Hope College dance students will benefit from a unique opportunity as four legendary dance professionals visit campus and team up to teach the college's Ballet Studies May Term next month.

Hope College dance students will benefit from a unique opportunity as four legendary dance professionals visit campus and team up to teach the college's Ballet Studies May Term next month.

Over the three weeks the course will be taught by Trinette Singleton, Jeffrey Graham Hughes, Amanda McKerrow and John Gardner, all described as outstanding masters by the department's chairperson, Linda Graham, who coordinated the opportunity

"For this May Term we are thrilled to be able to bring an intensive opportunity for serious students to study with several outstanding masters of the art of ballet," said Linda Graham, professor of dance and chairperson of the department at Hope. "This would not be possible if we did not have dance students capable of, and interested in, gaining from such an experience, plus the facilities, staff support and fiscal support of the Dorothy Wiley DeLong Endowment."

Graham's connections to the dancers made the unique experience possible. She attended the National Academy of the Arts with Gardner and later danced with McKerrow. Singleton is familiar with Graham's choreography so she agreed to work with Hope College students for a week, and Hughes is a former colleague of Singleton and also agreed to come.

Graham noted that the class "continues our mission of offering opportunities for the student to develop artistically, intellectually, physically and spiritually through the art of dance."

Trinette Singleton began her professional career with New York's Joffrey Ballet in 1965.  She has toured throughout the U.S., Canada and Europe, performing in ballets by notable choreographers such as Robert Joffrey, Gerald Arpino, George Balanchine, John Cranko, Angus DeMille, Kurt Jooss and Antony Tudor.  She was thrust into national prominence in 1967, appearing in the multi-media ballet, "Astarte," created for her by Joffrey.  She was the first dancer to ever appear on the cover of a national news magazine when she was on "Time Magazine" in 1967.  Her later covers included "Life," "Saturday Review," and "Dance Magazine." Following her performing years, Singleton became ballet mistress/teacher for the Joffrey Ballet, as well as administrative assistant to Joffrey.  She later joined the faculty and Advisory Board of the Joffrey Ballet School, where she still teaches.  She currently serves as adjunct faculty for DeSales University; as part of the commencement ceremonies in 2008, Singleton was awarded an honorary degree in fine arts from DeSales, in honor of her many contributions to dance.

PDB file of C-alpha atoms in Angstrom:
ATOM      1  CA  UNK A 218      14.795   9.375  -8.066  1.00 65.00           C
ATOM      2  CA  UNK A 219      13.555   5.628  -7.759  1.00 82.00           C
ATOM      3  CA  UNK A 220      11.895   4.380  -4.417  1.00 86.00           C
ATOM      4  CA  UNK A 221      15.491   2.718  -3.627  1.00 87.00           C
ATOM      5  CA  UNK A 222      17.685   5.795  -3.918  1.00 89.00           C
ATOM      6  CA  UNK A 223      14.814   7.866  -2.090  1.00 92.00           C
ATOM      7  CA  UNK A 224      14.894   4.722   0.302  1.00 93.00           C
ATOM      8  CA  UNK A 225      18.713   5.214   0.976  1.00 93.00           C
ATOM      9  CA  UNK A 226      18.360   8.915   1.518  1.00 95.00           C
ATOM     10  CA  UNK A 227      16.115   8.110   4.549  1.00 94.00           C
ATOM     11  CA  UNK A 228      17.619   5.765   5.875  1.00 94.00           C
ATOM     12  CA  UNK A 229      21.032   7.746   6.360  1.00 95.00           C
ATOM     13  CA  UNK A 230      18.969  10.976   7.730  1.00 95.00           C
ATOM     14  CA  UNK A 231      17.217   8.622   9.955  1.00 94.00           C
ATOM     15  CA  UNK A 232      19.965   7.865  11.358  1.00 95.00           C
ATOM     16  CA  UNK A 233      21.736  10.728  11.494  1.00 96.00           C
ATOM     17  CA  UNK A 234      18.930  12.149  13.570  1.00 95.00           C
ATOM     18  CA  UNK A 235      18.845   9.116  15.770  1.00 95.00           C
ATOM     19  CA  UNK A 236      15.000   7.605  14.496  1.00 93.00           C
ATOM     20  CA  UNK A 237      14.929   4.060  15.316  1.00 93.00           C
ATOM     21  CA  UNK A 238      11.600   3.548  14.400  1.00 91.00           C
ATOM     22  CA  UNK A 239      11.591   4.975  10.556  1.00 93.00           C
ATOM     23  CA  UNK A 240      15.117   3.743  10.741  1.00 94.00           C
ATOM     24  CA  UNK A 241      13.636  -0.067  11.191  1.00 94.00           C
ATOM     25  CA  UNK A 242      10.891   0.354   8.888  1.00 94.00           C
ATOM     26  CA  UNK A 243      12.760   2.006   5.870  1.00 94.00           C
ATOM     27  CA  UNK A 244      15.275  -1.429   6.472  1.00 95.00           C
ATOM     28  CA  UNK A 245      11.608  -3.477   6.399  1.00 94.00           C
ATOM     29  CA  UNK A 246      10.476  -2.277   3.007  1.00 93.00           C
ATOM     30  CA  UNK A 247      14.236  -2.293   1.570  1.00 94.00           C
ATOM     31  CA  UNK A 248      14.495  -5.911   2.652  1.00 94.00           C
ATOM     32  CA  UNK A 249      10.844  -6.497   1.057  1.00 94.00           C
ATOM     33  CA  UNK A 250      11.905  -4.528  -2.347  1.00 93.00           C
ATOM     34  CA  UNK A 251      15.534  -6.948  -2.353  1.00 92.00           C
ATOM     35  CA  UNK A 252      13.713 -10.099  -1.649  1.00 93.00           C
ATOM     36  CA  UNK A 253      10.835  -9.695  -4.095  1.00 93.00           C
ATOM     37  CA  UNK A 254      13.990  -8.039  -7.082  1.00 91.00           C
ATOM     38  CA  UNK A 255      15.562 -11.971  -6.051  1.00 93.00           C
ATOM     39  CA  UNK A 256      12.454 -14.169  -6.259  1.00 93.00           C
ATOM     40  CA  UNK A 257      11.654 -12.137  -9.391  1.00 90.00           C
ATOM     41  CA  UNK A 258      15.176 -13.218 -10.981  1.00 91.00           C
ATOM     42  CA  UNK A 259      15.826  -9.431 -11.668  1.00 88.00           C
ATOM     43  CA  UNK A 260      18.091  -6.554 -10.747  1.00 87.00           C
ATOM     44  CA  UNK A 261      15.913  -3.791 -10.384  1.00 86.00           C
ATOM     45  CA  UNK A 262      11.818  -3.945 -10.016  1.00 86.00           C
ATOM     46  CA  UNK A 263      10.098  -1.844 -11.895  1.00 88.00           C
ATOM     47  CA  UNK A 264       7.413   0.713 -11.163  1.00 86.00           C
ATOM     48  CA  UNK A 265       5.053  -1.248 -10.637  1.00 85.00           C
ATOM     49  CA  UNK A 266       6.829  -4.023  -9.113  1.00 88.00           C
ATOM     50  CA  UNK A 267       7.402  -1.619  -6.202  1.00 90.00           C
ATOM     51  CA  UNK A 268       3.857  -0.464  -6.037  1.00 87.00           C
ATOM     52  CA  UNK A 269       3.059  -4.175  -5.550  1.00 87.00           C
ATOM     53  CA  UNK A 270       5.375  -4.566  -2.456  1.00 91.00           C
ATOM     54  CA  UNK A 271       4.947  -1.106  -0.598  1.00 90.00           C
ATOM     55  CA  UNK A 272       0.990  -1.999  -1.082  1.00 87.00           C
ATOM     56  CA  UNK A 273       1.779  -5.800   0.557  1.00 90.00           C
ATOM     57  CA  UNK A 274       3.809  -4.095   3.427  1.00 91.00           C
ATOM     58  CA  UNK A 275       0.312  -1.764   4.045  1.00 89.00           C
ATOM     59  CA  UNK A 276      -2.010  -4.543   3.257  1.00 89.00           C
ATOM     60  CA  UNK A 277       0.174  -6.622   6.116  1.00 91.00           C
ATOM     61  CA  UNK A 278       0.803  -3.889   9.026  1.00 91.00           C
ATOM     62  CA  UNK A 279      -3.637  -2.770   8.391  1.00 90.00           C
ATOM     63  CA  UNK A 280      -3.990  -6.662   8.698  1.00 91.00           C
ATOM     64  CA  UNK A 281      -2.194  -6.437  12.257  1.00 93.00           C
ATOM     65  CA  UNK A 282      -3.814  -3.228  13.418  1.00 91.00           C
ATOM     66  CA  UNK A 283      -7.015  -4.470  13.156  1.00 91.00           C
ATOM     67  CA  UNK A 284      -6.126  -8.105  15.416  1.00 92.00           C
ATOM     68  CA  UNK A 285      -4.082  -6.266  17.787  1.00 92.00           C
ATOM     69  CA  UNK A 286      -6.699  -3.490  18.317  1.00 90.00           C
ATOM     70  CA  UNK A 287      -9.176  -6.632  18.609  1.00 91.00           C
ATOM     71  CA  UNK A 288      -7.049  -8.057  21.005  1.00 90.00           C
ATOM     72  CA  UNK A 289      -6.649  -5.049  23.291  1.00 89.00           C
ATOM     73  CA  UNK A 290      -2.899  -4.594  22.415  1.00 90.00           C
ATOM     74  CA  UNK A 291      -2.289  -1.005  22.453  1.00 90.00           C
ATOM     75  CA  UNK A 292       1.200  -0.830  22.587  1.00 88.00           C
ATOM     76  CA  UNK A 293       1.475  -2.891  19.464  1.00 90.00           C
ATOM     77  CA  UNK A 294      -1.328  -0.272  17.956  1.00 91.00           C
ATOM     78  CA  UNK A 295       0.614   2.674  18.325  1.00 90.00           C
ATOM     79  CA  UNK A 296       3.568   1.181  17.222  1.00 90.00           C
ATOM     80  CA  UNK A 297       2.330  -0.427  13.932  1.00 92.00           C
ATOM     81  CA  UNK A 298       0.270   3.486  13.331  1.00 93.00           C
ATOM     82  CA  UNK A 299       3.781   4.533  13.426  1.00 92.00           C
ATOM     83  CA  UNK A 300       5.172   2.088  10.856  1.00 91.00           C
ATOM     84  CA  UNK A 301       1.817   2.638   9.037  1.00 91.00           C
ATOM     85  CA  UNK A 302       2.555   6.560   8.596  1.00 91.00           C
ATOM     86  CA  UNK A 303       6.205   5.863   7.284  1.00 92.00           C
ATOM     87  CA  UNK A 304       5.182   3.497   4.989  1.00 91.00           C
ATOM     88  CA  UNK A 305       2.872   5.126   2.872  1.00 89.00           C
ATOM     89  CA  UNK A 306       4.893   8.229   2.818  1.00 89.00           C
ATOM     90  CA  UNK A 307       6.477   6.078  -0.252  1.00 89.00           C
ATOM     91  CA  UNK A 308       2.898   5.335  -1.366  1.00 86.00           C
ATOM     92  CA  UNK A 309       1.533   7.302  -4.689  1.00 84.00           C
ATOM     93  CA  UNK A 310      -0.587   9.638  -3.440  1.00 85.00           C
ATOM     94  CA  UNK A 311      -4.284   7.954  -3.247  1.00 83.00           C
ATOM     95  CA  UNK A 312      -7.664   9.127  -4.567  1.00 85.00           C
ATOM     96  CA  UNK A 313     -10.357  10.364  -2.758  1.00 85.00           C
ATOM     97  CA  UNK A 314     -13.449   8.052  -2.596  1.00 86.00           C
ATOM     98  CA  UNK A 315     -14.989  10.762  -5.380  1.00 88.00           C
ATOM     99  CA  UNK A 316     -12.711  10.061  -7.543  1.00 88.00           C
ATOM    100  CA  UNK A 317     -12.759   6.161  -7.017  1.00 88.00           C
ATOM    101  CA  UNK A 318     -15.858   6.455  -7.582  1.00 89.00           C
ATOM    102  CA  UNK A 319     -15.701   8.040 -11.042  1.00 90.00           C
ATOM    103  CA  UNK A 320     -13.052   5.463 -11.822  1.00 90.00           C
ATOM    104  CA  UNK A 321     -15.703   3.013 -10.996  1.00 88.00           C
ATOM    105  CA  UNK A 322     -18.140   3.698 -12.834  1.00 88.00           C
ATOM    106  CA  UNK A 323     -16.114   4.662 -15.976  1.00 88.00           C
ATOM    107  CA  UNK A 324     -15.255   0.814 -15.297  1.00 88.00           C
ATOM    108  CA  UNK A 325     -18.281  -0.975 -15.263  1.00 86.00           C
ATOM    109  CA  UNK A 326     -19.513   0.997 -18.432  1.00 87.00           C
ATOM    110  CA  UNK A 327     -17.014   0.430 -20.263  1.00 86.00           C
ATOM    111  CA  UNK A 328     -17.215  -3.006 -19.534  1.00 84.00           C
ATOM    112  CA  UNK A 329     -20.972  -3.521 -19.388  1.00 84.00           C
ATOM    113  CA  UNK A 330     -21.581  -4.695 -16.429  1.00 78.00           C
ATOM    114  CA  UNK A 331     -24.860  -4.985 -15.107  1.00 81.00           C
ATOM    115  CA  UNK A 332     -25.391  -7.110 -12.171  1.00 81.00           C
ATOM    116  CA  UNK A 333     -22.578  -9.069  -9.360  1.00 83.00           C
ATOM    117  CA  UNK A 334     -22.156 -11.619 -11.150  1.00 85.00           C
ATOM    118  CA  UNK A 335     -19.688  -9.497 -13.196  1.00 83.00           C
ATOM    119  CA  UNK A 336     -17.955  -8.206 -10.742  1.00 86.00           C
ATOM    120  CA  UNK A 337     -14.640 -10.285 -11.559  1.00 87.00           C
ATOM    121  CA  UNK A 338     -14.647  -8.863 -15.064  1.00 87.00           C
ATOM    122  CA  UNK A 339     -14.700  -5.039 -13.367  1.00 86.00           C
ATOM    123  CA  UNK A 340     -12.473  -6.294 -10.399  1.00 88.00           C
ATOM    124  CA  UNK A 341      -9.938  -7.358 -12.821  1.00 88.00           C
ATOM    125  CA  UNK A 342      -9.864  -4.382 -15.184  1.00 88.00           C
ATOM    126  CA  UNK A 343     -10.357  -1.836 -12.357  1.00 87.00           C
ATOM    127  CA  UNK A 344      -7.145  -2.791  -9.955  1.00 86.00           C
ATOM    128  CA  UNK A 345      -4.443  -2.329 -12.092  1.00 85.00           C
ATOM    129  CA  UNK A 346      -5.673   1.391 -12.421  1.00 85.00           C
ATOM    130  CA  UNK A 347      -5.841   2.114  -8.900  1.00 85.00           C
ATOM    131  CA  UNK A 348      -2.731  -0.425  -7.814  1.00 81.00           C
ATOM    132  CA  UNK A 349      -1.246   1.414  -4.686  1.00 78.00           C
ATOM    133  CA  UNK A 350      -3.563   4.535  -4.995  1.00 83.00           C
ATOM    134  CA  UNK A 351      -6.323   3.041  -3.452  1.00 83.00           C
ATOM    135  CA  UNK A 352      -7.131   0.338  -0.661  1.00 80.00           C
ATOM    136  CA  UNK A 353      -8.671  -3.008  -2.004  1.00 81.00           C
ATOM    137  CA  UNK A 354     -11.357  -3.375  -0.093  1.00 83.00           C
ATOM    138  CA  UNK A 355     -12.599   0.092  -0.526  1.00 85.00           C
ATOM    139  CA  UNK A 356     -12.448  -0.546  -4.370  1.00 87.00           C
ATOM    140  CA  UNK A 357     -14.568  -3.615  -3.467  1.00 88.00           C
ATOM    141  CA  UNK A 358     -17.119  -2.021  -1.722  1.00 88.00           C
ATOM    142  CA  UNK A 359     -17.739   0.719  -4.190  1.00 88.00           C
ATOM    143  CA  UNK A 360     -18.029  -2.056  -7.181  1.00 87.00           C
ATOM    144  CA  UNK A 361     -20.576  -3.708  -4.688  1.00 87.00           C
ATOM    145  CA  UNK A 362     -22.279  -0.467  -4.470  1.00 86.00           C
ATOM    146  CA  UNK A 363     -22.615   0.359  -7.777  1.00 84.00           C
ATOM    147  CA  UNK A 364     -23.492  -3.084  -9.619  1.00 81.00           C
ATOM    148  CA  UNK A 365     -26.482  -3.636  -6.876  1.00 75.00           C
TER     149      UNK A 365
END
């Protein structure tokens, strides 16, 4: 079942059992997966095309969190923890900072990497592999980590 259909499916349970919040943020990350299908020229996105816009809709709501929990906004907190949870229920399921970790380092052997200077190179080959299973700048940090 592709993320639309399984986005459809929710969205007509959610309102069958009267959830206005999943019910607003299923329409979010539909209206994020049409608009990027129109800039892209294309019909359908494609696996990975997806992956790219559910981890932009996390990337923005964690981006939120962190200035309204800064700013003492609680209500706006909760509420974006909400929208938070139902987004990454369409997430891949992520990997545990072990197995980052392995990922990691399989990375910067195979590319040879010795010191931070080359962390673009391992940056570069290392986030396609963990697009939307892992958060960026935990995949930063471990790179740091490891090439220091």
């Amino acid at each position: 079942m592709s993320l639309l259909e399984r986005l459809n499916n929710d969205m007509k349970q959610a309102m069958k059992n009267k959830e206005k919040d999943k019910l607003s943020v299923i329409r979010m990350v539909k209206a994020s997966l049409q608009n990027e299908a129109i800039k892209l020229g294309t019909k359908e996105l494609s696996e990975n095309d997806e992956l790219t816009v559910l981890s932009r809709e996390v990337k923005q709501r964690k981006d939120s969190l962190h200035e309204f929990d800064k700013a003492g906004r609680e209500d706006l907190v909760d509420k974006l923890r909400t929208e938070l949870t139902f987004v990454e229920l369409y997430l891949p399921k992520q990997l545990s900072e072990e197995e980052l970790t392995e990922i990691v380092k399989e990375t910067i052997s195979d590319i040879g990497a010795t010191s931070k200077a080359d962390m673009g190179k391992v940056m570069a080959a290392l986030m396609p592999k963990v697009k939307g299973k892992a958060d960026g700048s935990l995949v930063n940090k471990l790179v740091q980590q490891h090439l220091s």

Jeffrey Graham Hughes has danced principal and soloist roles with the Joffrey Ballet, London Festival Ballet (English National Ballet), Oakland, Sacramento Ballets, Cleveland / San Jose Ballet, and Atlanta Ballet. Hughes danced in Russia with The Joffrey Ballet in 1974 and in China with London Festival Ballet in 1979. As artistic director for the Ohio Ballet and the Hong Kong Ballet, he has had his works seen throughout the world. He has also served as guest faculty and ballet master for numerous organizations, and executive director for Ballet Tucson since 2006.

Amanda McKerrow was the first American to receive a gold medal at the International Ballet competition in Moscow in 1981. Since then she has been a recipient of numerous other awards, including the Princess Grace Foundation Dance Fellowship. McKerrow joined American Ballet Theatre (ABT) in 1982, became soloist in 1983 and a principal in 1987. She has received acclaim for her many leading classical roles, and in works by George Balanchine, Antony Tudor, Sir Frederick Ashton, Jerome Robbins and Jiri Killian, and created roles in ballets by choreographers such as Twyla Tharp, Agnes DeMille and Mark Morris. In 2000 she began working for the Antony Tudor Trust with her husband, John Gardner. Upon retirement from ABT in 2005 she has devoted her time to teaching and coaching ballet.

John Gardner, who is a graduate of the National Academy of Arts in Champaign, Ill., joined ABT's second company in 1977 and the main company in 1978, and was promoted to soloist in 1984. His diverse repertoire included many soloist and principal roles in works by choreographers such as Antony Tudor, Jerome Robbins, Agnes deMille and George Balanchine. In 1981 he joined Mikhail Baryshnikov's White Oak Dance Project, working with Merce Cunningham, Paul Taylor, Mark Morris, Lar Lubovitch and Martha Graham. He returned to ABT in 1995, and began working for the Antony Tudor Trust with his wife Amanda, in 2000. During the course of his career, Gardner has achieved a reputation as a master teacher and coach for ballet on both the professional and student levels, and has staged numerous ballets for professional companies and schools across the United States.